This post describes the Procedural Audio Sketch Pad, one of the many innovations included in GameSynth that make it such a fun and productive game audio tool.
The procedural audio sketch pad allows you to design dynamic sounds very easily and quickly. It is included in all GameSynth models and its feature set may vary from one to the other. At the most basic level, it behaves like a 2-dimensional pad that allows for the control of several parameters simultaneously, based on the movement of the mouse (position but also speed and acceleration). However, as we will discover below, it can do a lot more than that!
The Sketch Pad records your movements and synthesizes the corresponding sounds in real-time. You can then save the results as WAVE files (of course, you can also generate many sound variations automatically, as always with GameSynth). When using the GameSynth run-time engine, the drawing data can either be used as such or replaced by real-time control values. Many useful presets are available on the right of the pad. Some of them are visible on the sketch pad of the Retro model below. Note that you can also choose the color of the drawing, randomize the drawing etc.
In addition to working with the mouse, the procedural audio sketch pad of GameSynth supports graphic tablets. In that case, the pressure applied by the pen can also be used to further modify the sound. For example, in the Whoosh model, the pitch can be mapped to the vertical axis and the pan to the horizontal axis, while the pressure of the pen controls the amplitude. It is therefore possible to design realistic whoosh sounds simply by mimicking the corresponding movements on the sketch pad!
The video below shows several examples of sound design in GameSynth using Wacom tablets. First we generate whooshes with the Intuos Comic, then the Intuos Pro is used to modify vocal effects in real-time, and finally we draw directly on the screen of a Wacom Cintiq to create the sounds of falling rocks and magic spells!
In addition, some models allow the sound designer to load a picture in the background of the sketch pad. In that case, the color of the pixel under the mouse or pen will be analyzed and mapped to a sound parameter of the model. In other words, it is possible to use the color components (red, green, blue, but also hue, brightness or saturation) as modulation sources.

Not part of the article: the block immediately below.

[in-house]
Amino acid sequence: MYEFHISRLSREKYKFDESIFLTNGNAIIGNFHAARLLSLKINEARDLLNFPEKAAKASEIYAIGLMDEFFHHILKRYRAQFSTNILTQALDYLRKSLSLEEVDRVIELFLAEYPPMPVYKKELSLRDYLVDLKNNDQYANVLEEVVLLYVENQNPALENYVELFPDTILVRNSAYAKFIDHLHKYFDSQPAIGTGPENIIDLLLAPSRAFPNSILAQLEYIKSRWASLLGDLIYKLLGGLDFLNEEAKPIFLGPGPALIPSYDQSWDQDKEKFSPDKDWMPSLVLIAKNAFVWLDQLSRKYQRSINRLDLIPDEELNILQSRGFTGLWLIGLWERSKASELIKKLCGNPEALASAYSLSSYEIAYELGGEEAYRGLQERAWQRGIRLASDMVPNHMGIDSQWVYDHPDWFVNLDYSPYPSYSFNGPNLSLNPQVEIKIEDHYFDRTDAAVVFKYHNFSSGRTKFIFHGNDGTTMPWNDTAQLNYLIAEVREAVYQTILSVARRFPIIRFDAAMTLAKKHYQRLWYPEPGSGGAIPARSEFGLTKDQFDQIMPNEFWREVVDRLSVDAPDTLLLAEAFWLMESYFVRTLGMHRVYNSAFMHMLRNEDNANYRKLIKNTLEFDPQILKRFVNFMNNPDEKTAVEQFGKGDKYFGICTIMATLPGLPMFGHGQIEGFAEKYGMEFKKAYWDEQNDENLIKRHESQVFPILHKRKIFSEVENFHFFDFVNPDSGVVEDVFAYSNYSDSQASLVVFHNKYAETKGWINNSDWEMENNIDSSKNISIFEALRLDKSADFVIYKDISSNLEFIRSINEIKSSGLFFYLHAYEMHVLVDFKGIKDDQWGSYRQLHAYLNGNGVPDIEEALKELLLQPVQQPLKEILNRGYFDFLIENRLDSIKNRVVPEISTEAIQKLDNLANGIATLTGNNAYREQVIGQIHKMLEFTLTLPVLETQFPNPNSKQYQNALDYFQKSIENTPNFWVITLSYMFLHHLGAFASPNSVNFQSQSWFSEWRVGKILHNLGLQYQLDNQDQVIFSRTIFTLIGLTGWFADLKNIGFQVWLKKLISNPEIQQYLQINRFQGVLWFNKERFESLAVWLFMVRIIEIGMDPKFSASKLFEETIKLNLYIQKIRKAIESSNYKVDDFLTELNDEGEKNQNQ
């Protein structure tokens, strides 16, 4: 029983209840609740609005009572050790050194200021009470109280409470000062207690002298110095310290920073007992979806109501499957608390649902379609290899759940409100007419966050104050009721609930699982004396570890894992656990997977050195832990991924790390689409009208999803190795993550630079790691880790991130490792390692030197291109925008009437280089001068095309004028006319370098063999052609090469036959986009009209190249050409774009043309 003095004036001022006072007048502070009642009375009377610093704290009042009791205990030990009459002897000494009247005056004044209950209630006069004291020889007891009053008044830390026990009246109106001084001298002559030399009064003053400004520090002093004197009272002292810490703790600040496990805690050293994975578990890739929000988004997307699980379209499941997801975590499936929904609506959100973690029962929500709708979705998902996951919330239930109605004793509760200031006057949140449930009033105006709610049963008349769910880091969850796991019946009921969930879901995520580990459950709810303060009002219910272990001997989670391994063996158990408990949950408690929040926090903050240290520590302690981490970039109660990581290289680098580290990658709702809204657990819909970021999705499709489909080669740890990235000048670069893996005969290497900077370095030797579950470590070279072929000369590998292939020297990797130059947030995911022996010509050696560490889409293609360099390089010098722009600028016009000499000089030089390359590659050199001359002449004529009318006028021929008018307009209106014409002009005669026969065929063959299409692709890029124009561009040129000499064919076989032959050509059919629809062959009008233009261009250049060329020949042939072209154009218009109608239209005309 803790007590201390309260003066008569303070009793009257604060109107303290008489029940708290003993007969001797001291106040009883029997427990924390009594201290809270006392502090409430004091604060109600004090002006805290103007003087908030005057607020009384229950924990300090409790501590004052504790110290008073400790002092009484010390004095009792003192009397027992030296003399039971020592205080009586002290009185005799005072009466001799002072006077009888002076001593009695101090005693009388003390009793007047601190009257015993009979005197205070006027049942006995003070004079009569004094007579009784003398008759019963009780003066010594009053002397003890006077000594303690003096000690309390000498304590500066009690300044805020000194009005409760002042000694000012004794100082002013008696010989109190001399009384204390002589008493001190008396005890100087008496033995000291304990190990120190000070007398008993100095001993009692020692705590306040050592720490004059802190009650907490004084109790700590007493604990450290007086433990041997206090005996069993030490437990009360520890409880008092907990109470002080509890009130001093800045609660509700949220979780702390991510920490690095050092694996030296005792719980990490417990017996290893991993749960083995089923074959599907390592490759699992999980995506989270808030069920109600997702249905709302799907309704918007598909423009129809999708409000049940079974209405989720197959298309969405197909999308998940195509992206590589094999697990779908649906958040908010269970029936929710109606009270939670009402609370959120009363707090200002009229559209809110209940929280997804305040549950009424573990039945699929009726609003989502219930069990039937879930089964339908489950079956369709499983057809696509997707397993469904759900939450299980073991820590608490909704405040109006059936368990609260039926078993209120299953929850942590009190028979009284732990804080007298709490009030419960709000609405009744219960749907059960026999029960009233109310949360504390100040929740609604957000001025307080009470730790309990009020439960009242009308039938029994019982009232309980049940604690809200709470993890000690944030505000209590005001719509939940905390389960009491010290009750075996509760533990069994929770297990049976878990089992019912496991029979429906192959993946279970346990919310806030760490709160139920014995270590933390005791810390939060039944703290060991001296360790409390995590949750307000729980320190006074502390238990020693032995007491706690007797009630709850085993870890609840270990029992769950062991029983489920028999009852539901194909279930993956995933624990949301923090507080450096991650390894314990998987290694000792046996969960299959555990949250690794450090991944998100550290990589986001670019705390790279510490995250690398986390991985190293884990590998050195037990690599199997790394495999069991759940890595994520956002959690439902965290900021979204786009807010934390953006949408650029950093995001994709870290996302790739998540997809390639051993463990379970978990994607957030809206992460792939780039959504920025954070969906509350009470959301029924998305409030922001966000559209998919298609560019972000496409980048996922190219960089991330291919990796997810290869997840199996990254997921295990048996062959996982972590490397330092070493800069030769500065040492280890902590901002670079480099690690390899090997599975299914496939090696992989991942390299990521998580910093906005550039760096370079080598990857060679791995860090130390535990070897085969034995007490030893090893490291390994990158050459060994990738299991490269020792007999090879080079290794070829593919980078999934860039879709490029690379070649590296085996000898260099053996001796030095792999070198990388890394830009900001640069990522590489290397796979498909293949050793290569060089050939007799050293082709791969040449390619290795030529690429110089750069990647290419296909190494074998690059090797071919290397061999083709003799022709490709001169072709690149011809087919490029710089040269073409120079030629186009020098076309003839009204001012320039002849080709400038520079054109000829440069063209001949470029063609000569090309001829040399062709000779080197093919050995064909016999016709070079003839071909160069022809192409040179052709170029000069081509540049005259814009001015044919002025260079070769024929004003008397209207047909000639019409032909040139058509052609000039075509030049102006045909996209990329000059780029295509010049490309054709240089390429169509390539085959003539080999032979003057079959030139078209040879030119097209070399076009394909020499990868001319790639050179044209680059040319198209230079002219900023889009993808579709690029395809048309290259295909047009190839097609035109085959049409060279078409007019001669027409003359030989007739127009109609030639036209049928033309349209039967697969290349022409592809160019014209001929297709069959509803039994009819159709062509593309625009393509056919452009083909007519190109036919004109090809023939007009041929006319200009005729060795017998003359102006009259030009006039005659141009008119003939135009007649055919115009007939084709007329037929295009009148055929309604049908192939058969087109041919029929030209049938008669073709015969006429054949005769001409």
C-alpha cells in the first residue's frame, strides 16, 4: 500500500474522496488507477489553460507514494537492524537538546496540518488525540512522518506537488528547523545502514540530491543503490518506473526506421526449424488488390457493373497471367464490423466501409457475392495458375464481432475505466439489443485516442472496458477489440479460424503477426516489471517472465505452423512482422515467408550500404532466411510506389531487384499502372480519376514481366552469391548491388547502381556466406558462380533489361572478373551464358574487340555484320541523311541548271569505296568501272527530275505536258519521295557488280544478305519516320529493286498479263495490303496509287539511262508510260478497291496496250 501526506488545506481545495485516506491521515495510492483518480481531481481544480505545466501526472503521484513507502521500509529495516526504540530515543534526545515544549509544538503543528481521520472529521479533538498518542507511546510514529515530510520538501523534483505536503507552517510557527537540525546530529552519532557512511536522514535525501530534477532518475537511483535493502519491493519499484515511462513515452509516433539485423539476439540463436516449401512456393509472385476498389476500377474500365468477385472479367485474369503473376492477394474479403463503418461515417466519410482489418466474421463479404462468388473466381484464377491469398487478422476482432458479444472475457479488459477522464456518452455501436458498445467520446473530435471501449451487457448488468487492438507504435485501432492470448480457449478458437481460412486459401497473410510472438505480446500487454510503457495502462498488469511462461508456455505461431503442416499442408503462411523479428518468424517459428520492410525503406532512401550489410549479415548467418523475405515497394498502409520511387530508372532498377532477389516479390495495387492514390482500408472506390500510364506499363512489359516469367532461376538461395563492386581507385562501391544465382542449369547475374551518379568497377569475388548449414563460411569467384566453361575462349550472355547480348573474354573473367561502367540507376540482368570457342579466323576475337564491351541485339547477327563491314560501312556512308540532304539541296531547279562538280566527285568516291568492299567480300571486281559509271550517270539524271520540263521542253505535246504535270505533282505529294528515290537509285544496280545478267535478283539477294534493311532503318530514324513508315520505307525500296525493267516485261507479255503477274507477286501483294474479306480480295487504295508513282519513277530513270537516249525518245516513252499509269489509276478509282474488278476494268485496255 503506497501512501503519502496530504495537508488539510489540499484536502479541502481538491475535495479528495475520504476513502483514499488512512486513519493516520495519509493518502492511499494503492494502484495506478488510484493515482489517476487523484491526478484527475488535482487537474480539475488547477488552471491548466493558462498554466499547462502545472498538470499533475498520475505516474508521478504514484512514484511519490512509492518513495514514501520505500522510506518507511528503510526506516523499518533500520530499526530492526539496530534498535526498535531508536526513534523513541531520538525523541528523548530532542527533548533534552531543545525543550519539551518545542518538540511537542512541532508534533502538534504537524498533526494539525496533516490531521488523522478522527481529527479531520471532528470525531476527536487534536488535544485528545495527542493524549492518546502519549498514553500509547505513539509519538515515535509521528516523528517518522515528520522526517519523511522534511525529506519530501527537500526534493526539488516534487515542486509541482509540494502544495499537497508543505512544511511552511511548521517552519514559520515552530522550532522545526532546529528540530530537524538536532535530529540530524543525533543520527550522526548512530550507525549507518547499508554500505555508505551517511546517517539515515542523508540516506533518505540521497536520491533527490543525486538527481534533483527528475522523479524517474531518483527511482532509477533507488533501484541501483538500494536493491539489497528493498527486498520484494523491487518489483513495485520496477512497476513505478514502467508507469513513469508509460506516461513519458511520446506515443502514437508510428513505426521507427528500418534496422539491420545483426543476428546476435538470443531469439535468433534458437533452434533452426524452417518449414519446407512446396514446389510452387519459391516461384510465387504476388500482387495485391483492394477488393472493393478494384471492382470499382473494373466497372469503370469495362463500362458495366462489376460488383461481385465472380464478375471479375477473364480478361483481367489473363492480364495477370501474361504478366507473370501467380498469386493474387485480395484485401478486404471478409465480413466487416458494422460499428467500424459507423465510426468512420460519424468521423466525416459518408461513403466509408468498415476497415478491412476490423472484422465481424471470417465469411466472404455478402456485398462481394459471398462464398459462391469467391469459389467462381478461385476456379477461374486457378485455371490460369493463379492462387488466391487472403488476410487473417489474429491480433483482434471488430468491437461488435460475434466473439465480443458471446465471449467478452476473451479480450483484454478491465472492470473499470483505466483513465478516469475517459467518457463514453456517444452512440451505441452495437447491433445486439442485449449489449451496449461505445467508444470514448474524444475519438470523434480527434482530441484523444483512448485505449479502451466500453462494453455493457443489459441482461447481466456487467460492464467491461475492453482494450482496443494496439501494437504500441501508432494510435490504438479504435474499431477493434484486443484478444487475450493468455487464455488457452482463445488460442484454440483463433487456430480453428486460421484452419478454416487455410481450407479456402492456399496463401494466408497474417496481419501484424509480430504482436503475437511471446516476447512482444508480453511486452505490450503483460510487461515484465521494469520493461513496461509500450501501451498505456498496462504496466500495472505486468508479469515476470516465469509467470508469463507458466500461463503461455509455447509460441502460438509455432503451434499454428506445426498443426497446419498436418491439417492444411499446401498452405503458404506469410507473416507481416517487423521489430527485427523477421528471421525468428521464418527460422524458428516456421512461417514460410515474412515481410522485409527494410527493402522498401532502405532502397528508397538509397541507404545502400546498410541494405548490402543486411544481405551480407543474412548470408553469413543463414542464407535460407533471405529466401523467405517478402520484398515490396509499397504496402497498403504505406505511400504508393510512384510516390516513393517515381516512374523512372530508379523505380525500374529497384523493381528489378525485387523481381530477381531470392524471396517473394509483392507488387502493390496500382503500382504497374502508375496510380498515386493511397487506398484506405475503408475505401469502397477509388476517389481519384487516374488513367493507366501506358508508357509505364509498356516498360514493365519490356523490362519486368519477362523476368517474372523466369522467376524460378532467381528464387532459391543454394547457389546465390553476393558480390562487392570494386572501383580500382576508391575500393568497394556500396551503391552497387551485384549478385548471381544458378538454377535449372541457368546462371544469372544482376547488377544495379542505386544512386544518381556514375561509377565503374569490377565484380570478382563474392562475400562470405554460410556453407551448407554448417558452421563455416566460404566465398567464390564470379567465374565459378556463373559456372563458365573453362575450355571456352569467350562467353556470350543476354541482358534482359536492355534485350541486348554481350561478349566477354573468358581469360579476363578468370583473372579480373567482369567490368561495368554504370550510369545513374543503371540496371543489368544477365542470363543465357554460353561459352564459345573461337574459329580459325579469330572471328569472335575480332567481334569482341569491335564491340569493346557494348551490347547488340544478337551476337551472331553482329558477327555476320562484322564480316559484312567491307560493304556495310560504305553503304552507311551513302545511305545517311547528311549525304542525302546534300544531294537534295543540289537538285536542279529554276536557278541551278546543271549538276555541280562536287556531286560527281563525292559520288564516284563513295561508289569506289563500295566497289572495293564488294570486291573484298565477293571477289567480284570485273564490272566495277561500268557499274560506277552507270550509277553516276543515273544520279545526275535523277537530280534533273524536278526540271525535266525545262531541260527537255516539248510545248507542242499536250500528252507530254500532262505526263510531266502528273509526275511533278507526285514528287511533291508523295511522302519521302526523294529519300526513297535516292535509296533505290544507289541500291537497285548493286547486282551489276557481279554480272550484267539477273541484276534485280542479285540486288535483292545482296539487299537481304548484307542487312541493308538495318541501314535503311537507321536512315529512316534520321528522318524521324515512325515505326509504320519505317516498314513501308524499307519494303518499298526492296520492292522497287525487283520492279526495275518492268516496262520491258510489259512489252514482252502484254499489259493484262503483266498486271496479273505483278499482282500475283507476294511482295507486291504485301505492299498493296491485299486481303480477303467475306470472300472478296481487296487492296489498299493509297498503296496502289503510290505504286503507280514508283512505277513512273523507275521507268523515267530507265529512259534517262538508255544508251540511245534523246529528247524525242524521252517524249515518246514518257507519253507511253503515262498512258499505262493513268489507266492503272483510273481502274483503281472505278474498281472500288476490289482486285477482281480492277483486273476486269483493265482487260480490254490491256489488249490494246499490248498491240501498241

In the Impact / Contact model of GameSynth, the color of the pixels can modulate the characteristics of the contact surface. Coupled with the pressure sensitivity, it offers an incredibly intuitive way to design realistic contact sounds such as scratching, scraping, sliding, rolling etc. with different materials (metal, wood, glass, plastic…)
Although all models use the sketch pad, the Particles model is entirely built around it, which is why it has such a central place in its interface. In this model, sound grains are emitted when drawing on the sketch pad. These sound particles then move across the screen at different speeds and in different directions.
The combination of the sketch pad controls (position and pressure) and particles movements, both modulating the synthesis parameters (amplitude, pan, pitch, filter, delay, sample start etc.) in real-time makes this model the most intuitive and productive granular tool available today for game and movie production. Browsing through the presets will suffice to convince you of its potential, from realistic debris and to space vehicles and total synthetic madness. Here is a small sample of what it can do…
As you can see, playing with GameSynth’s procedural audio Sketch Pad is very fun, allows for a more expressive sound design, and faster audio creation. So keep an eye on our upcoming model Engines, in which you can use the sketch pad to drive many types of vehicles and generate their sound!